Embrace the glorious mess that you are. Elizabeth Gilbert
I had always been embarrassed to fail, specially having to admit making mistakes, often putting myself into a no-go position, and always pointing out the right way to do things. I had set extremely high standards for me through all my life and I was very hard on myself when I didn’t achieve my goals, sometimes I was depressed because I needed things to be perfect. Great was not enough.
So decided to make a confession right now: I am embracing perfectionism, I love the perfectionist in me. I have already recognized it after the fear of failing was making itself noticeable through my emotions and health. I had to look myself in the mirror and accept I am a human being and therefore I will make mistakes from now and then.
The best part of it: those failures are part of my learnings.
Is that bad to be a perfectionist?
There are some authors who consider perfectionism as an enemy who has to be overcomed, conquered or destroyed. I don’t think so. I believe if you can monitor your state of mind without affecting your emotions and the way you react it is not a bad thing; you can integrate the best side of it.
Having considered failure my worst enemy all my life, I had to step up from a fixed to a growth mindset in the pursuit of excellence. I realized perfectionism is a blocker for the mind, a demeanor and stressful issue which usually tends to lead us to procrastination. When you are doing something we love there is no stress but joy and a strong desire to excel at it. There is a huge difference!
How can you embrace it? A real life sample
When I was a little girl I used to draw, I even went to a “Little Kids Drawing Club” in town and participated in the annual exposition at school. As an adult those skills seemed to be completely gone away. I was even afraid of writing on a board, making up the excuse “I have a horrible lettering”.
I decided to resume drawing again last December. So far I have created more than 20 drawings (check for more here) and plan to keep on this activity. I have only paused drawing when traveling for work (maybe next time I will take my pad and crayons with me).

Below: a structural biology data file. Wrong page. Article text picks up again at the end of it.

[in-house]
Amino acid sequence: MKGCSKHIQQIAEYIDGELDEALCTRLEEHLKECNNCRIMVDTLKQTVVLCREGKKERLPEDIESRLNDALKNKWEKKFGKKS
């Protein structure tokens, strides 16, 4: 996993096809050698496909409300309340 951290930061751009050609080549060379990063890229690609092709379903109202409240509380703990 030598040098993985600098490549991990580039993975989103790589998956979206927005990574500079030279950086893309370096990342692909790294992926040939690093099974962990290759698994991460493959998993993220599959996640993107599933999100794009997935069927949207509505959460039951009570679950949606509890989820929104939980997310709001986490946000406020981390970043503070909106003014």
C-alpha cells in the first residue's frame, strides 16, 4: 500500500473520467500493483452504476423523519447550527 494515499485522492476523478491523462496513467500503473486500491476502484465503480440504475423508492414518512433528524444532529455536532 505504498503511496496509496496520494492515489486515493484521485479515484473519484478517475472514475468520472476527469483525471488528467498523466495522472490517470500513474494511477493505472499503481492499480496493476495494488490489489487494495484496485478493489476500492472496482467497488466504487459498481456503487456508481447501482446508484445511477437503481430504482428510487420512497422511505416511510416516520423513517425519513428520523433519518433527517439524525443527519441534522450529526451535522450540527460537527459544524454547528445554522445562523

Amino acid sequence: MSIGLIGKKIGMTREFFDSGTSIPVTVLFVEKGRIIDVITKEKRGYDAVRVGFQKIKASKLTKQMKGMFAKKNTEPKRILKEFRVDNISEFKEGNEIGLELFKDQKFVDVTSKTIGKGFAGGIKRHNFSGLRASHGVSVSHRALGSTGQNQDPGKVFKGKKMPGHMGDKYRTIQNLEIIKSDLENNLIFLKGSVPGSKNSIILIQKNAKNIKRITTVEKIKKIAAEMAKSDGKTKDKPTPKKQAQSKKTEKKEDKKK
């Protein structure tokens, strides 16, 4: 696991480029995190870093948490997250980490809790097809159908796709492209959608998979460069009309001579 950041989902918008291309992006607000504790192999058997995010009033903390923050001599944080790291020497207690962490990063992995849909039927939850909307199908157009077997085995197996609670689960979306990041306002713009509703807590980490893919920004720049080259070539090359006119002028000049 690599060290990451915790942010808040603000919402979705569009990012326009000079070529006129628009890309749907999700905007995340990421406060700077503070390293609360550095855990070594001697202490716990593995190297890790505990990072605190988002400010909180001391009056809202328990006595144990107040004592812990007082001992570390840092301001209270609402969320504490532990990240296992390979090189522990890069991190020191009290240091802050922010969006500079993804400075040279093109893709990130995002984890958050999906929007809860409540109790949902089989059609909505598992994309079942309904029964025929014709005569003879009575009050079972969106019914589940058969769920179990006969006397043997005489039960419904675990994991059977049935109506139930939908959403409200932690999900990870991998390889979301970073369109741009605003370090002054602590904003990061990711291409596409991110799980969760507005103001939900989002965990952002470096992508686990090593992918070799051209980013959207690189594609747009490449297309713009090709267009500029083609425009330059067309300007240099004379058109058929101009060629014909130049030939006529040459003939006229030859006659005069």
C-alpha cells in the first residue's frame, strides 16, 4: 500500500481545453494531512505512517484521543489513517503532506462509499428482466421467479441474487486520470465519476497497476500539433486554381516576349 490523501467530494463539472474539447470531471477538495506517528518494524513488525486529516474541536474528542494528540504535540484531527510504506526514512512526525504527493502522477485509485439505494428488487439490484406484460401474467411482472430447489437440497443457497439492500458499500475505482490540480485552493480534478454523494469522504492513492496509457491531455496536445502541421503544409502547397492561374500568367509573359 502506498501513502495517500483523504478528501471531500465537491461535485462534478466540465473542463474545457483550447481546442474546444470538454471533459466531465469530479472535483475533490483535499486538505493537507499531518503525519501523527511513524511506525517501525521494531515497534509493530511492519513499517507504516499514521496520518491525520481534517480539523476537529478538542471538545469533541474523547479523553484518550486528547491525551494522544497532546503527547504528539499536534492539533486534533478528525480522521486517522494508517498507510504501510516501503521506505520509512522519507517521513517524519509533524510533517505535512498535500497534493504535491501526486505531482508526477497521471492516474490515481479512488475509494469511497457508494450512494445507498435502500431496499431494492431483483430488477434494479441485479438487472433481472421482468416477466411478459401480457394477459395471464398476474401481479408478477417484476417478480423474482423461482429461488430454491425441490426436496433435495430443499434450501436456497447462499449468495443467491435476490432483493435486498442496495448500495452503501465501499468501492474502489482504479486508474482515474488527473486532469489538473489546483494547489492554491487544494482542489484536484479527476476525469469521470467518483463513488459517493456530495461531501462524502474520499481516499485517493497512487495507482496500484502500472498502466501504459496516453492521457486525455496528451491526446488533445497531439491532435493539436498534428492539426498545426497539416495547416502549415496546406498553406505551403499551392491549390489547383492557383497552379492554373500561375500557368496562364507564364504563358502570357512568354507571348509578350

Here are the steps I follow every time the perfectionist girl inside me comes back, and some powerful questions that will be useful for you:
1. First, be aware
When I finally accepted I am a perfectionist I was able to let it go. Does it mean I am no longer a meticulous person? Nope. It means I am aware of it and can take (most of the times) inmediate action on it. Don’t blame yourself, just be conscious, pay attention, observe.
- When does this happen?
- What am I thinking?
2. Focus on what you can accomplish right now and build up on that
Understand that, specially if you are starting a new activity, it will be faulty. You are learning, so take notes, descale the situation and as if it was a tasty cake, eat chunk by chunk enjoying the process.
It is key to set goals and finding your internal motivations to keep up the work and not quitting.
In my case the goals and motivators have been decomposed into:
- short term: chill out; doodling; ease up hand movements
- mid term: improve my ability to focus
- long term: enhance my creativity; increase my cognitive skills
- What I am doing this for?
- What do I want to accomplish in a the short and long run?
3. Set your own standard of quality (good enough)
Setting rules and conditions for the product/service (or thing) you are creating will help you to measure it against to determine when it’s done. Awareness about your perfectionism will help you understand your actions and define the rules (which may vary in time, they are not carved in stone).
My drawings are done when:
- the whole page has been completely filled up or I simply like it
- it doesn’t have to be perfect
- if there is something I don’t like it stays anyway (inkspots and scuffs)
- a random color is selected when in doubt
- What would happen if I couldn’t finish it?
- If I had only five minutes to get it done, what would I do first?
4. Compare only to yourself
Don’t compare to others. Of course you will be different. Of course you will have your own way. Of course you can learn from others. But you won’t be any like those people. You are unique, have your own style, your own way.
Everybody is a genius. But if you judge a fish by its ability to climb a tree, it will live its whole life believing that it is stupid. Albert Einstein
Measure your progress by comparing yourself to yourself. You can set a time frame to look back to your work and observe them without judging the work or you. Focus only on the positive progress and how can you improve it.
If you want to take it to a professional level you may want to ask for help or take a course until you are confident enough to work alone.
Taking a look at all my drawings I can say I loved the ones with crayons, so I will continue to use crayons for painting, and let go my imagination. It is not my intention to be a painter, so it is perfect the way it is right now.
- What have I learnt since I started?
- What could I try next?
5. Care less about what others think
I used to ask others their opinions on what I was to decide. Some of those people didn’t care about the situation, or I really didn’t like them; however I felt compelled to ask before doing something, to seek validation. I now realize whatever we do will be liked, despised or ignored. There is nothing personal in that, it is just a matter of preference and it is ok. We are lucky to live in a world where diversity is nurturing our lives.
- Who I want to impress?
6. Accept you are a human being
It’s ok to fail, to be wrong, make mistakes, not to be the best of the whole world at something. Face, accept and embrace your fears. Let go off control, relax and start the uncomplicated flexible path to learning.
And remember: You are already perfect!